Crossrail project manager Mujahid Khalid explains: “In the western ticket hall, we have a precast suspended ceiling weighing 450 tonnes in a diamond structure to illustrate the [jewellery business of] Hatton Gardens nearby,” he says.
Crossrail tunnelling machine Victoria breaks through into Farringdon May 2015
A massive steel temporary works structure was built to support the ceiling’s construction. The steel frame could only be removed when a permanent structure was built and could carry the weight of the ceiling.
Concrete also forms a Brutalist ceiling over the eastern ticket hall. “With concrete finishes you try to get a polished finished,” Mr Khalid says. “But this concrete has been left raw. It’s very similar to the Barbican arts centre.”
As well as tunnelling and design, another vital consideration throughout the Crossrail project has been logistics.
To ensure work never had to stop, a concreting train played a particularly crucial role in constructing the track. The concreting train is essentially an underground concrete batching factory, weaving its way underneath the capital from the east of London to the centre.
It created the standard track slab (the type installed on the majority of Crossrail), travelling from its base point in Plumstead to the south-east into central London. Dry materials are loaded onto the concreting train and are batched into concrete while the train travels underground.
This train operated every night and could install up to 300 cu m of concrete, before stopping during the day for maintenance. “The concreting train was a very quick installation method,” adds Crossrail deputy project manager Camilla Barrow.
“With concrete finishes you try to get a polished finished. But this concrete has been left raw. It’s very similar to the Barbican arts centre.”
Mujahid Khalid, Crossrail
Standard track slab was built between Royal Oak Portal in west London and central London using another method: concrete shuttling.
Instead of mixing concrete on-the-go as with the concreting trains, pre-mixed steel fibre reinforced concrete was transported from the concrete shuttle base pads in Paddington New Yard across to central London.
“We didn’t want the concrete to go off, so timing was important,” Ms Barrow explains. “It was a bit more of a challenge using the shuttles to make sure we timed it just right, so we had the right concrete mix.”
Precast innovation at Custom House
Innovation along the Crossrail route was not limited to simply the track, however.
The construction of Custom House station, for example, offered a real opportunity to “do things differently”, according to Mr Khalid.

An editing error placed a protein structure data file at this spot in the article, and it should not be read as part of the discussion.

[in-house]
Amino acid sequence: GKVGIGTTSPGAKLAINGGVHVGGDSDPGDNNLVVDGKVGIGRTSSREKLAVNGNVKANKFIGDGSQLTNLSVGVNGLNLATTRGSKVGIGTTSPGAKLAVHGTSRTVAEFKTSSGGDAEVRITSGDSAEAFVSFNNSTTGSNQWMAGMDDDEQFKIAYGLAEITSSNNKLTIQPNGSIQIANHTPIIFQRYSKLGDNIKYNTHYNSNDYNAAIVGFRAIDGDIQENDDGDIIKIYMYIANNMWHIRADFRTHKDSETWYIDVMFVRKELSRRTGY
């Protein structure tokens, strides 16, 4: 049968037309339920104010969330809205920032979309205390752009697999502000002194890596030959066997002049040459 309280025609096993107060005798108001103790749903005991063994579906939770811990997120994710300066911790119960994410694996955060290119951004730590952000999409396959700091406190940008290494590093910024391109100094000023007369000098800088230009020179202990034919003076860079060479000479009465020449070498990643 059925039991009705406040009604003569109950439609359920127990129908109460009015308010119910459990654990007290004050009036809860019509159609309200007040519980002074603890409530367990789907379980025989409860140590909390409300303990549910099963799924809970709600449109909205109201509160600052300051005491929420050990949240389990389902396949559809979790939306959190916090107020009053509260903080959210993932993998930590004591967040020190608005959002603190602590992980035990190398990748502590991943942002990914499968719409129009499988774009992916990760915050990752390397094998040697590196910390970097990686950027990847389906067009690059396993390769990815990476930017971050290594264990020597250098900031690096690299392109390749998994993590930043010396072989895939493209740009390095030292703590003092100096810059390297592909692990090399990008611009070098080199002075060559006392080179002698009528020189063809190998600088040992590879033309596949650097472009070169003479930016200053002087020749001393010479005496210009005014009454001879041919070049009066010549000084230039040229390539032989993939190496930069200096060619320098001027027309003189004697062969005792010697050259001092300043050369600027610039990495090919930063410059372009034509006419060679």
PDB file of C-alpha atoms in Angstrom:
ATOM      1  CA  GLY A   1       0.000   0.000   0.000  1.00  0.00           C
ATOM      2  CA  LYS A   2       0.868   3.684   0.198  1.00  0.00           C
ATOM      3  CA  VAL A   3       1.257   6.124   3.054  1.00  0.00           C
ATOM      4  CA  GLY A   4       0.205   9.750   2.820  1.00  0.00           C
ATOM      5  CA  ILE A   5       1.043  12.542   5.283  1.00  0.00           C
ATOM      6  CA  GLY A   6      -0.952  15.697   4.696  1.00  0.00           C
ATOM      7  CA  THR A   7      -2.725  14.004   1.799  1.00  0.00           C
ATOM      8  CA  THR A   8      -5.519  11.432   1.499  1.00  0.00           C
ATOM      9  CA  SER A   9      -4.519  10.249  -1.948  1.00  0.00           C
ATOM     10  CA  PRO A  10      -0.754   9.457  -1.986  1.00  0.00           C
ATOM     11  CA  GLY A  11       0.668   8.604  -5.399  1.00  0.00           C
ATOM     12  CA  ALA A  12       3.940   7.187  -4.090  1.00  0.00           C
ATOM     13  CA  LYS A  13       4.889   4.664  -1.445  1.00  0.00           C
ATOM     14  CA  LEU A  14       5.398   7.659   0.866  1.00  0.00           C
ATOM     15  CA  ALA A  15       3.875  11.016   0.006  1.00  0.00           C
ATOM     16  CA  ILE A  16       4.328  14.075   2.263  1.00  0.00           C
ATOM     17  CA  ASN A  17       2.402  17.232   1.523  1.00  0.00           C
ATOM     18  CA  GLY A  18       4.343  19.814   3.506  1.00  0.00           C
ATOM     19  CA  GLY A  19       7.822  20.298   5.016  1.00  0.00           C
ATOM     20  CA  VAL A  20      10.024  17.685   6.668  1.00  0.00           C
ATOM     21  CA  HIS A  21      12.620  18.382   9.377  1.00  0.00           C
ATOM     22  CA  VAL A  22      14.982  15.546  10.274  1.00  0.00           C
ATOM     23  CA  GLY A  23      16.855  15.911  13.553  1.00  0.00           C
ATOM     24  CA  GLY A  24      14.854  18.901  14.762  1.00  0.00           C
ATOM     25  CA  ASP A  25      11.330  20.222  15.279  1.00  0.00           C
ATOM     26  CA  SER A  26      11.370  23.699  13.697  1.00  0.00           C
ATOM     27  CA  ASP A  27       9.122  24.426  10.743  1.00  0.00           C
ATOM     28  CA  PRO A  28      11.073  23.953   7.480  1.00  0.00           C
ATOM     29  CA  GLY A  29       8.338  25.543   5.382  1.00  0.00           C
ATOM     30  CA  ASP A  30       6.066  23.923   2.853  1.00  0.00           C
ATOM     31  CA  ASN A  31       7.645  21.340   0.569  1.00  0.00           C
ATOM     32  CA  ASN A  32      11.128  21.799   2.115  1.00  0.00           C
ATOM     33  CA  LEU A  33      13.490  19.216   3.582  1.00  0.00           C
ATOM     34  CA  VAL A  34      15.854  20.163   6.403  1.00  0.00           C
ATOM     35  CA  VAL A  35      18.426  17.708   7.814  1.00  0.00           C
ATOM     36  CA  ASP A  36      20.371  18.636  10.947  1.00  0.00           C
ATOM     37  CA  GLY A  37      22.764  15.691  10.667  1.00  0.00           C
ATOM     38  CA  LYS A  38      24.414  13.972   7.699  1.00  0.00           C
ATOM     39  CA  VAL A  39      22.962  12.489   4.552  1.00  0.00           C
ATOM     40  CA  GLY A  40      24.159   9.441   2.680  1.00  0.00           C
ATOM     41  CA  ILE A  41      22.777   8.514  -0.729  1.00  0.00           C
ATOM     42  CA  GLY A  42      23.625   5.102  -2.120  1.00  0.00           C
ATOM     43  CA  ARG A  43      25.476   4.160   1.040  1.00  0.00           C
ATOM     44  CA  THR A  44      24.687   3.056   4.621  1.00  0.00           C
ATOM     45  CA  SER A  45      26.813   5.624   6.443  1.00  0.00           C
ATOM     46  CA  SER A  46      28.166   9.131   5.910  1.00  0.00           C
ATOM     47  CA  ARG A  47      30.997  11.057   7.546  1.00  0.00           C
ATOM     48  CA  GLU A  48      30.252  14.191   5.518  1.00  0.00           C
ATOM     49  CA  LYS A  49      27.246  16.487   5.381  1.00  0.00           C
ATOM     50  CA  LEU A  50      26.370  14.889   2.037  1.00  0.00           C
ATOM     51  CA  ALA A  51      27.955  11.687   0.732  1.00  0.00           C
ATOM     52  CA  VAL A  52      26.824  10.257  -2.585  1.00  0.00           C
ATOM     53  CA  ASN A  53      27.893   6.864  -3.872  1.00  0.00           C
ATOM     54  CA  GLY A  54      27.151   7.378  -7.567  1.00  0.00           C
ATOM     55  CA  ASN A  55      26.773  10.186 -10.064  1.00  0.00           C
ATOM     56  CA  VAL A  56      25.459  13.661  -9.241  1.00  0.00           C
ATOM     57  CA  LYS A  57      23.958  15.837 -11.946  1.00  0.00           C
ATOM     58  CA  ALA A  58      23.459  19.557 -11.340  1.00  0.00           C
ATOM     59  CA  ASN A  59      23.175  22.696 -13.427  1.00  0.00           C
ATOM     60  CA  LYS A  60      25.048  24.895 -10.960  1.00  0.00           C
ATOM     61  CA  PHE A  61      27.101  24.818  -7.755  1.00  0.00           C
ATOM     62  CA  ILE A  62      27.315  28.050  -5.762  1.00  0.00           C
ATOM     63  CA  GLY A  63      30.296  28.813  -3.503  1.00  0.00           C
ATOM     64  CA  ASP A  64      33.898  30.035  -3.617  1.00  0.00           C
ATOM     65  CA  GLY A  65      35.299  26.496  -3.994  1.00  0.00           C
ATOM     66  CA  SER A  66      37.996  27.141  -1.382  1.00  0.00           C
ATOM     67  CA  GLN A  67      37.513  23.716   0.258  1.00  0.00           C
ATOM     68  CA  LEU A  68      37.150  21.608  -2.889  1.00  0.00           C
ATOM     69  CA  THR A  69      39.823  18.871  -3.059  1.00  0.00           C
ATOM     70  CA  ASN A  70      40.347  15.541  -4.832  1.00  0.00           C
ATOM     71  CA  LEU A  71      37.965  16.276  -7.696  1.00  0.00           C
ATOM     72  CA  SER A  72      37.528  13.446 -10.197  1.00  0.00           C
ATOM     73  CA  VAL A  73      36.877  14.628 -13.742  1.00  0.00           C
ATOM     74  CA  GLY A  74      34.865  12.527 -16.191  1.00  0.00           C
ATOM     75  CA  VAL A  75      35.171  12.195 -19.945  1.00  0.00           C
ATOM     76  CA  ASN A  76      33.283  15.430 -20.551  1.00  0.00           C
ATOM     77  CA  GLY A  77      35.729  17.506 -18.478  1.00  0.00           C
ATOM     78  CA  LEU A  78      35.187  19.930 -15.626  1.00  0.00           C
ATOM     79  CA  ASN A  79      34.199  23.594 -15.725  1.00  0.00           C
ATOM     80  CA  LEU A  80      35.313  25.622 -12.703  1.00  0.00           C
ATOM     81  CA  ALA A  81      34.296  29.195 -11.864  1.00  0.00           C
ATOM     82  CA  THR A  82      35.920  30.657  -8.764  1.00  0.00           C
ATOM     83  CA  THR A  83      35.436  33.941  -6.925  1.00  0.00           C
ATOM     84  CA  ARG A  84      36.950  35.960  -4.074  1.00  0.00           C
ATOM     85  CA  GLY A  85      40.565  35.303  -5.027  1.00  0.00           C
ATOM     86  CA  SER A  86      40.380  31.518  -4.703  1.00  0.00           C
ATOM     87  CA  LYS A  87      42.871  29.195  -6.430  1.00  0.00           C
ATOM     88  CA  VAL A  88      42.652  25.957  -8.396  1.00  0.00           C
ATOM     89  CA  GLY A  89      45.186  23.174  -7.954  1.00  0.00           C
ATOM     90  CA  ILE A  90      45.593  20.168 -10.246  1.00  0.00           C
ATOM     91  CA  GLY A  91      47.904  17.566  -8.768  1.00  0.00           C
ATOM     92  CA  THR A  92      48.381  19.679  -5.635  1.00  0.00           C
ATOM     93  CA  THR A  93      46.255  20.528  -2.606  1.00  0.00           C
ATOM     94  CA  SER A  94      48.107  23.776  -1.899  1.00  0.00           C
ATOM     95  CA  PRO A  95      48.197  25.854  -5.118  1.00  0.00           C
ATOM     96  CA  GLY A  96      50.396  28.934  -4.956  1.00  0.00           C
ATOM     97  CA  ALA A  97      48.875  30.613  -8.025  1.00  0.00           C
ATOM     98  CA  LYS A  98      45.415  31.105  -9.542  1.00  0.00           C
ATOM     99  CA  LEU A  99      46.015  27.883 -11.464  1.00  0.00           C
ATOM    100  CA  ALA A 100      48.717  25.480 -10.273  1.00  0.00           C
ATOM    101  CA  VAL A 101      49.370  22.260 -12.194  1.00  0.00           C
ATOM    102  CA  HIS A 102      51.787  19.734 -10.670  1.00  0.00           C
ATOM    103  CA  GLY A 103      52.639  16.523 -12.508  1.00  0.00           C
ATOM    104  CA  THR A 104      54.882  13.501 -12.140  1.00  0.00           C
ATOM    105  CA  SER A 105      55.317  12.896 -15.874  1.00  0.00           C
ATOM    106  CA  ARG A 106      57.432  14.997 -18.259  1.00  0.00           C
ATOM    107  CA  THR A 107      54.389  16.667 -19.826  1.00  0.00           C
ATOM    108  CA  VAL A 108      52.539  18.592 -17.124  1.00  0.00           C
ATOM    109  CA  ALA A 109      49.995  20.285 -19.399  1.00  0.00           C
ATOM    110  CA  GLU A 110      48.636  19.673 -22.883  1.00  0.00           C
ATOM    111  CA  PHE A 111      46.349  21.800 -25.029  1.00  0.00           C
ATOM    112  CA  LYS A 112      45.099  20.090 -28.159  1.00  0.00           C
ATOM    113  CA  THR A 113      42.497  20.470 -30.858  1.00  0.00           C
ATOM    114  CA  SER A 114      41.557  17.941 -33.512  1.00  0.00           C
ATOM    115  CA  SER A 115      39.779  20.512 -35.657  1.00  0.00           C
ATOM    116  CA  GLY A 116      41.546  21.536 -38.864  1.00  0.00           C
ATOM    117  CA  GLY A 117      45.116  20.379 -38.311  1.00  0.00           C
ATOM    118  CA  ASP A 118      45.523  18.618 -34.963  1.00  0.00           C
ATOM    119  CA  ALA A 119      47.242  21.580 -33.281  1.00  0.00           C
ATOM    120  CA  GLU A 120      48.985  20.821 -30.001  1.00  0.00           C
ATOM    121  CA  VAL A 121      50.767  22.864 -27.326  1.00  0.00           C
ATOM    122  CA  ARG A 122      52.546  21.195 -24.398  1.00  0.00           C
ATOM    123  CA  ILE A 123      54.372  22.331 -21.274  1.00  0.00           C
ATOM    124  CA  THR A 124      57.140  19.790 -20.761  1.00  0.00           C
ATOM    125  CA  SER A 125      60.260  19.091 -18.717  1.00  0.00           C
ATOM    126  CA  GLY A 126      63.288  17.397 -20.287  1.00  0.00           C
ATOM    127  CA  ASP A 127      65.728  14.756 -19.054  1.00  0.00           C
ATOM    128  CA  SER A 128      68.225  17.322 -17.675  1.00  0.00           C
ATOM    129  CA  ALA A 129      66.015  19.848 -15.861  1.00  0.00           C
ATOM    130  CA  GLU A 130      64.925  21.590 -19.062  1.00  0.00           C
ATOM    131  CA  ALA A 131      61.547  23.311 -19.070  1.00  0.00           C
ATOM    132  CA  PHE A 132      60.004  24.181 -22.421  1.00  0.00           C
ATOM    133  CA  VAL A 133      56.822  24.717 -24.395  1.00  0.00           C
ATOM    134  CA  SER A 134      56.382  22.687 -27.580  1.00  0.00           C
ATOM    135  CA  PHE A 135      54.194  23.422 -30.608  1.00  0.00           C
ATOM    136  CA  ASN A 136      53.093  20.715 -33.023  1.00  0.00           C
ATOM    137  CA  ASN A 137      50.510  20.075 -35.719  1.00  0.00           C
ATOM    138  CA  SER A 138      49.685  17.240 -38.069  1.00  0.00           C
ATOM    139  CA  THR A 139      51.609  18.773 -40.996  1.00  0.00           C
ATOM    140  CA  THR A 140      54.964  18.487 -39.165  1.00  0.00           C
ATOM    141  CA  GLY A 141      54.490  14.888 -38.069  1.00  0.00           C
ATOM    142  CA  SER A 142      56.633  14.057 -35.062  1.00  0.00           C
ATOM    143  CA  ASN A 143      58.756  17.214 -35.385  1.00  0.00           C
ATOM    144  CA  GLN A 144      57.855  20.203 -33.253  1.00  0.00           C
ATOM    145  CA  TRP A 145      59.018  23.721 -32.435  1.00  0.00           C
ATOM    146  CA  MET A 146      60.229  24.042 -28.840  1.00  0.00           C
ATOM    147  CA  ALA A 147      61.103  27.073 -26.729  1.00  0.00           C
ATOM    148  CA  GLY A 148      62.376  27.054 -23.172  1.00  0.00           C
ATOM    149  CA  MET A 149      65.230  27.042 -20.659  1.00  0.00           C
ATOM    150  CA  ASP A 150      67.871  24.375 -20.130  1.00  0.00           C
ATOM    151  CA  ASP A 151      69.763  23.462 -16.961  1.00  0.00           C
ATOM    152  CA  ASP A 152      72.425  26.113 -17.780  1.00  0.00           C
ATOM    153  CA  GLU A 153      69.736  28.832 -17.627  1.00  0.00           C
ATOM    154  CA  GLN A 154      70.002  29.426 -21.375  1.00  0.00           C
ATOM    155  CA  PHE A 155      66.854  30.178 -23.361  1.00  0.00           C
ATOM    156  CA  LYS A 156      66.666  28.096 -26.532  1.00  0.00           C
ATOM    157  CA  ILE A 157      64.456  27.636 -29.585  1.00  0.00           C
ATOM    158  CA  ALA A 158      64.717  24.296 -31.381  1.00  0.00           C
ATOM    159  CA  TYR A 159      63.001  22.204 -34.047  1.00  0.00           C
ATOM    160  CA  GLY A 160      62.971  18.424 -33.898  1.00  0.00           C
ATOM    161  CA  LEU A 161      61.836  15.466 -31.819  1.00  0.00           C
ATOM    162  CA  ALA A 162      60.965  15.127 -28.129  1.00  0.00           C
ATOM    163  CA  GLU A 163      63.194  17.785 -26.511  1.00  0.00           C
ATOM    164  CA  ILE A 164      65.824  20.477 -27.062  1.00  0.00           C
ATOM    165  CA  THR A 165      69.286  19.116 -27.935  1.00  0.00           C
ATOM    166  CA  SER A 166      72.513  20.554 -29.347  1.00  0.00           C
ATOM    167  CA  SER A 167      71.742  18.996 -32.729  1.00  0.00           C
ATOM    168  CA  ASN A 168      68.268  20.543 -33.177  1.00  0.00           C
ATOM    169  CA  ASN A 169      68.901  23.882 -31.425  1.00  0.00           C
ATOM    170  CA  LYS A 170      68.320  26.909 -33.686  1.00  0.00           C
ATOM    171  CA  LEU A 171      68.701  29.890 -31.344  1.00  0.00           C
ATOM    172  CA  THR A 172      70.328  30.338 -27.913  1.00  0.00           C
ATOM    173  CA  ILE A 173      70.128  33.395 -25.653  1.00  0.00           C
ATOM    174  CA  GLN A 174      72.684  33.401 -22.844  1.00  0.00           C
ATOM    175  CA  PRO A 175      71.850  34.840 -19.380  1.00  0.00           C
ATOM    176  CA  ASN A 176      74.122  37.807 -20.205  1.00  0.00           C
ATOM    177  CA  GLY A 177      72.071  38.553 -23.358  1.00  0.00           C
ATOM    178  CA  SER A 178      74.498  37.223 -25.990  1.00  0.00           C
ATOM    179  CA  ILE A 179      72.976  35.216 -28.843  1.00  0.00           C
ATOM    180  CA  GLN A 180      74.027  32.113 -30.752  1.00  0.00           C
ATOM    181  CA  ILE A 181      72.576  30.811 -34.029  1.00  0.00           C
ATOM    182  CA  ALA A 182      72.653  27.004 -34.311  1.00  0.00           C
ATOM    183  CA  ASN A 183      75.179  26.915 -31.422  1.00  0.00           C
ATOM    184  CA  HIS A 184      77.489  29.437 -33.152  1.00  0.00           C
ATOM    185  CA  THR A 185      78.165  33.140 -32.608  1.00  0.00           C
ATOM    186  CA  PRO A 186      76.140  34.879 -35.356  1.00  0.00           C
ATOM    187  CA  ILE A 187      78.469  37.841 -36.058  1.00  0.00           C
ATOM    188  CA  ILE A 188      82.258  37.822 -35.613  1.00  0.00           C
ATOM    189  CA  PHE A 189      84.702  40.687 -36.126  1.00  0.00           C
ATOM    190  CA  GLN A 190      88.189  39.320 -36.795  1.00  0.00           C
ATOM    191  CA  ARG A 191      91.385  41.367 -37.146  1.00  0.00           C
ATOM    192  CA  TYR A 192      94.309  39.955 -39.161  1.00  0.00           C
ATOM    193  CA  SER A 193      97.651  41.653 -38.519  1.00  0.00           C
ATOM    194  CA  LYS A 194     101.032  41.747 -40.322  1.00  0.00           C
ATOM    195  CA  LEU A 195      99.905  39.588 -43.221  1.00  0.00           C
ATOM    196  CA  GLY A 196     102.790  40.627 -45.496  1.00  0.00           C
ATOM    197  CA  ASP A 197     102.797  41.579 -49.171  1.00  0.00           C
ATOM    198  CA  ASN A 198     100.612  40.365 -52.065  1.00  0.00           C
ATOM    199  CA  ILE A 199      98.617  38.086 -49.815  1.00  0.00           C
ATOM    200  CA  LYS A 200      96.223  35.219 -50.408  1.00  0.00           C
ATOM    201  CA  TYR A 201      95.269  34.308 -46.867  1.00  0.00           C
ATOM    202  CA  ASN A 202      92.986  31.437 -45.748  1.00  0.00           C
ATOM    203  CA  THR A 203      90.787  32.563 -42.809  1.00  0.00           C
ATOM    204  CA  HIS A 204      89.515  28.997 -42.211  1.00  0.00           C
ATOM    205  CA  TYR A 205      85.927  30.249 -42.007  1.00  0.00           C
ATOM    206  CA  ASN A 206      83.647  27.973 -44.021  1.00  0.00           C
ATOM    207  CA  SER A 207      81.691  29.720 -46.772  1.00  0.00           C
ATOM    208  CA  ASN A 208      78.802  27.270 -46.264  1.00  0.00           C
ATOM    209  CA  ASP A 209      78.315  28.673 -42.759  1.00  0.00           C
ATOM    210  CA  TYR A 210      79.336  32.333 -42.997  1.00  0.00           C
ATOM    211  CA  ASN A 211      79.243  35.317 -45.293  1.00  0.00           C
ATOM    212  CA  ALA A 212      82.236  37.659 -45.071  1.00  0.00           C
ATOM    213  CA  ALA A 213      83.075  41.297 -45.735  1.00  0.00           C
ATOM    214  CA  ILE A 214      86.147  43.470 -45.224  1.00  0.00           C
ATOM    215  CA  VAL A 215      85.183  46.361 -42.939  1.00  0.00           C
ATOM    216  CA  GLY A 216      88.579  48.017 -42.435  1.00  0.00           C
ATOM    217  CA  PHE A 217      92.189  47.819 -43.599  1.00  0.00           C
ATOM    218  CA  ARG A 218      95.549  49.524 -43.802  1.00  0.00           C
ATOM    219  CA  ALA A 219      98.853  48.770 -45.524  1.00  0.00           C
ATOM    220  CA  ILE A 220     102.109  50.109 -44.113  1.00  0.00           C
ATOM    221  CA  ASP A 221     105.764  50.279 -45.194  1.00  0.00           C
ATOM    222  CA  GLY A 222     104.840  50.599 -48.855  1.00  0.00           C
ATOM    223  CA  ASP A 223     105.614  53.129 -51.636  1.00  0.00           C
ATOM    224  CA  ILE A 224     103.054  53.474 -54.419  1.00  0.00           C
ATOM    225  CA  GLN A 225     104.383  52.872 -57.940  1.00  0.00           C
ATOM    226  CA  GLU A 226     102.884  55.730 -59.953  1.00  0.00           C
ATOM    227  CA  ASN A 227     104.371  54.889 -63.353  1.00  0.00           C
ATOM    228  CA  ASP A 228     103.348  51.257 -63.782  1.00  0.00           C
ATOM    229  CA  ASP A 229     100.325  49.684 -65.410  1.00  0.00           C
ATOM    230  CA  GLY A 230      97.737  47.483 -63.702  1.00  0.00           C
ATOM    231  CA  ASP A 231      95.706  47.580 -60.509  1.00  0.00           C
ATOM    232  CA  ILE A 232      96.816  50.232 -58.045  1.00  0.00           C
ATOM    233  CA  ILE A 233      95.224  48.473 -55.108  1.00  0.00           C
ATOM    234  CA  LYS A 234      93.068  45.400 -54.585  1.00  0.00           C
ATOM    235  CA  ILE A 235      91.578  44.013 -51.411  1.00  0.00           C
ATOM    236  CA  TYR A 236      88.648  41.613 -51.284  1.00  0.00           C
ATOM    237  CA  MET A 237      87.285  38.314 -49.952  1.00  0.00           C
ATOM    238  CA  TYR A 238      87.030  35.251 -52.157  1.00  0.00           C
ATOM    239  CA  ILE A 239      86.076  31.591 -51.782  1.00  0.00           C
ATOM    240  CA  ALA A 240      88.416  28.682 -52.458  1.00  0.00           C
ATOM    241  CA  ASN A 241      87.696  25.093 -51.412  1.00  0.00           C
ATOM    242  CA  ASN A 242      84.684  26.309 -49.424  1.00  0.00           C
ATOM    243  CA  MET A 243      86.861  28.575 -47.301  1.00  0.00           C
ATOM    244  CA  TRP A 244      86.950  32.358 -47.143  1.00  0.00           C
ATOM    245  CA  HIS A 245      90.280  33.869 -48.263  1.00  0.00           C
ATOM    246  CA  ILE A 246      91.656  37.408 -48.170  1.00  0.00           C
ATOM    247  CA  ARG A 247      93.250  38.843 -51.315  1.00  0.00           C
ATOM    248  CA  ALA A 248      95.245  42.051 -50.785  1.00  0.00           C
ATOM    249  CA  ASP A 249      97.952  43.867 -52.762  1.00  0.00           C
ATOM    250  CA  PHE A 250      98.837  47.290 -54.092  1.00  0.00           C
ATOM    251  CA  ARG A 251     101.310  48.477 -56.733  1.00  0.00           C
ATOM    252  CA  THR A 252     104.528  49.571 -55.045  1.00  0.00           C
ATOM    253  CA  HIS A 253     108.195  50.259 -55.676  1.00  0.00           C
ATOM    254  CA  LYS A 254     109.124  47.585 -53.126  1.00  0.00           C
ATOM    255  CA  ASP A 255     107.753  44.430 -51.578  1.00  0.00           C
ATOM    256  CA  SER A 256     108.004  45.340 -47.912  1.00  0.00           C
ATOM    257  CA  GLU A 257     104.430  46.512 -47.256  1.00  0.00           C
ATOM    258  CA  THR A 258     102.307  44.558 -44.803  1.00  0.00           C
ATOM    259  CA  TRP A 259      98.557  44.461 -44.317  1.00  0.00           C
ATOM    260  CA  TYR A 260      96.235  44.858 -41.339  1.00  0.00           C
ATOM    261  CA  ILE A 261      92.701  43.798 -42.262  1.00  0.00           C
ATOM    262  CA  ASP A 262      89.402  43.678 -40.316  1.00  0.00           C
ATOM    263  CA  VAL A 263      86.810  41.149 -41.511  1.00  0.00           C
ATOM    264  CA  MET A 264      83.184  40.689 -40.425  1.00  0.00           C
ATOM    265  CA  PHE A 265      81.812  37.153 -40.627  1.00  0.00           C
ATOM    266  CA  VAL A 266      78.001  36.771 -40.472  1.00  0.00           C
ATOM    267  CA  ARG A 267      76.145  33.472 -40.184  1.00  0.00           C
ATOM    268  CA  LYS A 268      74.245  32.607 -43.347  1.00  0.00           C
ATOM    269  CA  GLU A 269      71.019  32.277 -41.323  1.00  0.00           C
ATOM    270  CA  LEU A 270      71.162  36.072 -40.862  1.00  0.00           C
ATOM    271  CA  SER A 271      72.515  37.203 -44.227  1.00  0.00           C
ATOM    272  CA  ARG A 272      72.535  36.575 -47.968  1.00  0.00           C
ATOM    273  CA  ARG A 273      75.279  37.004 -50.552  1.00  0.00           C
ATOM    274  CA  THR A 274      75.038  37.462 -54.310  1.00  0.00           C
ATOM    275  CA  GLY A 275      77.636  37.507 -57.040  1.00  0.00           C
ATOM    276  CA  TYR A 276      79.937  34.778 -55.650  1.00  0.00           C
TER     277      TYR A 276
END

Most of Crossrail’s stations are underground, but Custom House is an island station, located above ground and encircled by track. The team therefore decided to use precast concrete units as a more innovative way of building the station’s superstructure.
Crossrail concrete is pumped through 300 m long pipe
Trucks transported a total of 887 precast units from an offsite factory in Nottinghamshire down to the Custom House site. Only three people needed to be on site to piece the units together “like a big jigsaw”, Mr Khalid says.
It took a year and a day to build the superstructure. In contrast, Mr Khalid estimates that using traditional methods of construction would have taken a year-and-a-half and required 30 people on site.
Using prefabricated concrete units meant the quality of finish was higher and improved health and safety, he adds, as only three people were needed to put the units together on site.
“It’s demonstrated that it [using precast concrete construction methods] does and can work, and that there are a lot of benefits from using this,” Mr Khalid says.
Not only has this £14.8bn project showcased the best of British engineering, it has also allowed contractors to explore the outer limits of concrete’s potential.
What concrete has been used on Crossrail’s lines?
Crossrail has used five different types of track in its tunnels:
- Standard track slab – this forms 80 per cent of the track in Crossrail’s central section
- Direct fixed track – used in the Victorian-engineered Connaught Tunnel
- High attenuation sleepers – similar to standard slab, used only in a few small areas to reduce noise/vibration
- Floating track slab light – used to reduce noise and vibration underneath Soho
- Floating track slab heavy – used to reduce noise and vibration underneath the Barbican